Certain statements in this news release contain "forward-looking statements" within the meaning of the Private Securities Litigation Reform Act of 1995, such as statements relating to future plans and expectations, and are thus prospective. Such forward-looking statements are identified by words such as “believe,” “expect,” “anticipate,” “estimate,” “intend,” “plan,” “target,” and “project,” as well as similar expressions. Such statements are subject to risks, uncertainties, and other factors which could cause actual results to differ materially from future results expressed or implied by such forward-looking statements. Although we believe that the assumptions underlying the forward-looking statements are reasonable, any of the assumptions could prove to be inaccurate. Therefore, we can give no assurance that the results contemplated in the forward-looking statements will be realized. The inclusion of this forward-looking information should not be construed as a representation by our company or any person that the future events, plans, or expectations contemplated by our company will be achieved.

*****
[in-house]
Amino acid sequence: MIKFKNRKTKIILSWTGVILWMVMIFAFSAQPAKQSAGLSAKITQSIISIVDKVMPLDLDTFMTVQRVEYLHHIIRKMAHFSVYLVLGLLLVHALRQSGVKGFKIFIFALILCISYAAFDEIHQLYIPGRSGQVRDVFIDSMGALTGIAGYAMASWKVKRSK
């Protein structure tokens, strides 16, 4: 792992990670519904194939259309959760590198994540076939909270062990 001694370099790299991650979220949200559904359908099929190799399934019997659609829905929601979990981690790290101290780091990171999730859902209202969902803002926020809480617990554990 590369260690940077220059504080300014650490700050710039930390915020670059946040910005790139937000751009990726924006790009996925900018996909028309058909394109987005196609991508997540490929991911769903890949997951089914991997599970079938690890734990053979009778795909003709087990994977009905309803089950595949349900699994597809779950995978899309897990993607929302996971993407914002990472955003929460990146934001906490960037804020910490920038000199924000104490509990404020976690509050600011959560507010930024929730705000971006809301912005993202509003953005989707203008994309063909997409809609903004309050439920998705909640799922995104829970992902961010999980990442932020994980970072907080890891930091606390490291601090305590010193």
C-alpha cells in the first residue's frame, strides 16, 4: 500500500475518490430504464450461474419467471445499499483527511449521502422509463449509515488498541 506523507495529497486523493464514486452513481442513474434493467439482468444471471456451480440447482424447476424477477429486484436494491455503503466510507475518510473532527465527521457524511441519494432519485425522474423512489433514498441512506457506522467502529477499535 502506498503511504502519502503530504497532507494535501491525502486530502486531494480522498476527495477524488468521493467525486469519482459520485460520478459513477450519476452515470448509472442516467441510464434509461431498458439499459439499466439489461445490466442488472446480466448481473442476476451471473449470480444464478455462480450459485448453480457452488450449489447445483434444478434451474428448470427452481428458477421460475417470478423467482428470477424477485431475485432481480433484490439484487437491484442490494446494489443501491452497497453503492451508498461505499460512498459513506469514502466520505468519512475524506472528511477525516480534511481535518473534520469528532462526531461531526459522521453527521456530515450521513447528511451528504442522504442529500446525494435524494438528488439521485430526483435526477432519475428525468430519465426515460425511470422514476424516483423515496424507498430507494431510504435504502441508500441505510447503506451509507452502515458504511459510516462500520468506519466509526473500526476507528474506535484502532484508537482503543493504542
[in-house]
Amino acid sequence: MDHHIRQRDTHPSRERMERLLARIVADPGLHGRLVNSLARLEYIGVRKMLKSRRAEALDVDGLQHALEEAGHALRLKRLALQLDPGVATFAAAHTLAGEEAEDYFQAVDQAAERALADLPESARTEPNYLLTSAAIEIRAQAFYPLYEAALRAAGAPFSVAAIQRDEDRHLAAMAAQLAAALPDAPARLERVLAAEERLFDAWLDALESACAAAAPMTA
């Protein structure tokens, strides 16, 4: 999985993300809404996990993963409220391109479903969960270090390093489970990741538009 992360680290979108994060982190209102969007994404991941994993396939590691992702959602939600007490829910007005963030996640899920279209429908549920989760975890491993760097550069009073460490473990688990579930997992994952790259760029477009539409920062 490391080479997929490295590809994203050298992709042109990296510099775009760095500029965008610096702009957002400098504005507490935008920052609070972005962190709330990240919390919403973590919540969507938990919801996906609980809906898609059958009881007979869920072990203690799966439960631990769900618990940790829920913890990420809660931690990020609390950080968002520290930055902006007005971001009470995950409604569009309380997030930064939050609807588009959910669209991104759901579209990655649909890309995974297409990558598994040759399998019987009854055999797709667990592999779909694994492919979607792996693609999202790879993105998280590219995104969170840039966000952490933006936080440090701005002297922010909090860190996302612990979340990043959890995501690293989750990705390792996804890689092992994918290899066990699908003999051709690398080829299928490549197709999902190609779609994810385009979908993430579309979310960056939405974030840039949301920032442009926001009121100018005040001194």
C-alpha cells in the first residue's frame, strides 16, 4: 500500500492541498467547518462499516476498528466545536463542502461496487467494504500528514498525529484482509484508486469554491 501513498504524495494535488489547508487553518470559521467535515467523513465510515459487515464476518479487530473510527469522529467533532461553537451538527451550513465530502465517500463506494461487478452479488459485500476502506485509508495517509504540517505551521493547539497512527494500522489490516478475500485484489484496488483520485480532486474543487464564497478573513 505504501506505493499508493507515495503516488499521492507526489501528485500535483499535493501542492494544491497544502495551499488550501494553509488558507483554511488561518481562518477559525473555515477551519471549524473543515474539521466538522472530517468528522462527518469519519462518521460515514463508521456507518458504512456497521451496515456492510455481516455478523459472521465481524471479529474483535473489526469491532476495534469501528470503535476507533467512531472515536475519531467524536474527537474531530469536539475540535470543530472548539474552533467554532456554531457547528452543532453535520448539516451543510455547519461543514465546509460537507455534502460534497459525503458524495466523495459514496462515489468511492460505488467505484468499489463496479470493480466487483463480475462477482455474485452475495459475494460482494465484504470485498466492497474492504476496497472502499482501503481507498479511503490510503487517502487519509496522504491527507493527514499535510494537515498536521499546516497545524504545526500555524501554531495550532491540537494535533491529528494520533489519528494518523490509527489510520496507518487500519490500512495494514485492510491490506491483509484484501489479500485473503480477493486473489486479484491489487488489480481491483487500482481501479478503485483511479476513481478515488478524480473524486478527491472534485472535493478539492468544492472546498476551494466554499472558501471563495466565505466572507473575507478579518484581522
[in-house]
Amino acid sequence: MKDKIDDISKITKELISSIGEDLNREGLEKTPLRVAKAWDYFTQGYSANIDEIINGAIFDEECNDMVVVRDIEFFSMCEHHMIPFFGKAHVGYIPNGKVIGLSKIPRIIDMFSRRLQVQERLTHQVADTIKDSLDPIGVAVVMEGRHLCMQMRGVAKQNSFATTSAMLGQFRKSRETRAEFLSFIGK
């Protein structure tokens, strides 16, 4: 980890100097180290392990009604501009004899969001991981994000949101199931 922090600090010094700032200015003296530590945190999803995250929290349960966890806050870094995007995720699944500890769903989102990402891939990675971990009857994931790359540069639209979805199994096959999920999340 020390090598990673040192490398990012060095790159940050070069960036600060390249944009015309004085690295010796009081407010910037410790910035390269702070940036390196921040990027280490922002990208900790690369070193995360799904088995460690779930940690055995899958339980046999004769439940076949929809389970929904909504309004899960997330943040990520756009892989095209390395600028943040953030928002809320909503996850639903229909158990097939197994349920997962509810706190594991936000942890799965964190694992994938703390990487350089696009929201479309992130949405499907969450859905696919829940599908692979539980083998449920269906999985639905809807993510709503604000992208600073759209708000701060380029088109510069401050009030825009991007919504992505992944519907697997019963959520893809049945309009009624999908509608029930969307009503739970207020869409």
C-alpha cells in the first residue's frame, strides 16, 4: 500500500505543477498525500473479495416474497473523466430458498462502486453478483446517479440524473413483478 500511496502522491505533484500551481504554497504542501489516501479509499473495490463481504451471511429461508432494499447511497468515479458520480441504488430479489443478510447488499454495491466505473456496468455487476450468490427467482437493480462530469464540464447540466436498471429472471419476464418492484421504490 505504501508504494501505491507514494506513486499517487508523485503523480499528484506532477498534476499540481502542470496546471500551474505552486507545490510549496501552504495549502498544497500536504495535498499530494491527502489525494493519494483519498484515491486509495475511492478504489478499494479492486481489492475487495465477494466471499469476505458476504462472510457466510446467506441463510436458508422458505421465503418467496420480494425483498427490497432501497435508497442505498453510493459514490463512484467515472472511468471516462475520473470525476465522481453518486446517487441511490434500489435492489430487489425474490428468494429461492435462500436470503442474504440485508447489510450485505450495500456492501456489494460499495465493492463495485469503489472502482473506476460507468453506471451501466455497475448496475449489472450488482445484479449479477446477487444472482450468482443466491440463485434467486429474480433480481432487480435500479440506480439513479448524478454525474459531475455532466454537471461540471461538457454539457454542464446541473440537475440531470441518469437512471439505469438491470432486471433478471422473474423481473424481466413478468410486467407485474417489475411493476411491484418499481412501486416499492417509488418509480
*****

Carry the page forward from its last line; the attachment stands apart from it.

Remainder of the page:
The following factors, among others, could cause actual results to differ materially from the anticipated results or other expectations expressed in the forward-looking statements: (1) competitive pressures among depository and other financial institutions may increase significantly and have an effect on pricing, spending, third-party relationships and revenues; (2) the strength of the United States economy in general and the strength of the local economies in which the company conducts operations may be different than expected, including, but not limited to, due to the negative impacts and disruptions resulting from the national political turmoil as well as continuing impact of the novel coronavirus, or COVID-19, on the economies and communities the company serves, which may have an adverse impact on the company’s business, operations and performance, and could have a negative impact on the company’s credit portfolio, share price, borrowers, and on the economy as a whole, both domestically and globally; (3) the rate of delinquencies and amounts of charge-offs, the level of allowance for loan loss, the rates of loan growth, or adverse changes in asset quality in our loan portfolio, which may result in increased credit risk-related losses and expenses; (4) changes in legislation, regulation, policies, or administrative practices, whether by judicial, governmental, or legislative action, including, but not limited to, changes affecting oversight of the financial services industry or consumer protection; (5) the impact of changes to the U.S. presidential administration and Congress on the regulatory landscape, capital markets, and the response to and management of the COVID-19 pandemic; (6) adverse conditions in the stock market, the public debt market and other capital markets (including changes in interest rate conditions) could have a negative impact on the company; (7) changes in interest rates, which may affect the company’s net income, prepayment penalty income, mortgage banking income, and other future cash flows, or the market value of the company’s assets, including its investment securities; and (8) changes in accounting principles, policies, practices, or guidelines. Additional factors that could cause our results to differ materially from those described in the forward-looking statements can be found in our reports (such as Annual Reports on Form 10-K, Quarterly Reports on Form 10-Q and Current Reports on Form 8-K) filed with the SEC and available at the SEC’s Internet site (http://www.sec.gov). All subsequent written and oral forward-looking statements concerning the company or any person acting on its behalf is expressly qualified in its entirety by the cautionary statements above. We do not undertake any obligation to update any forward-looking statement to reflect circumstances or events that occur after the date the forward-looking statements are made, except as required by law.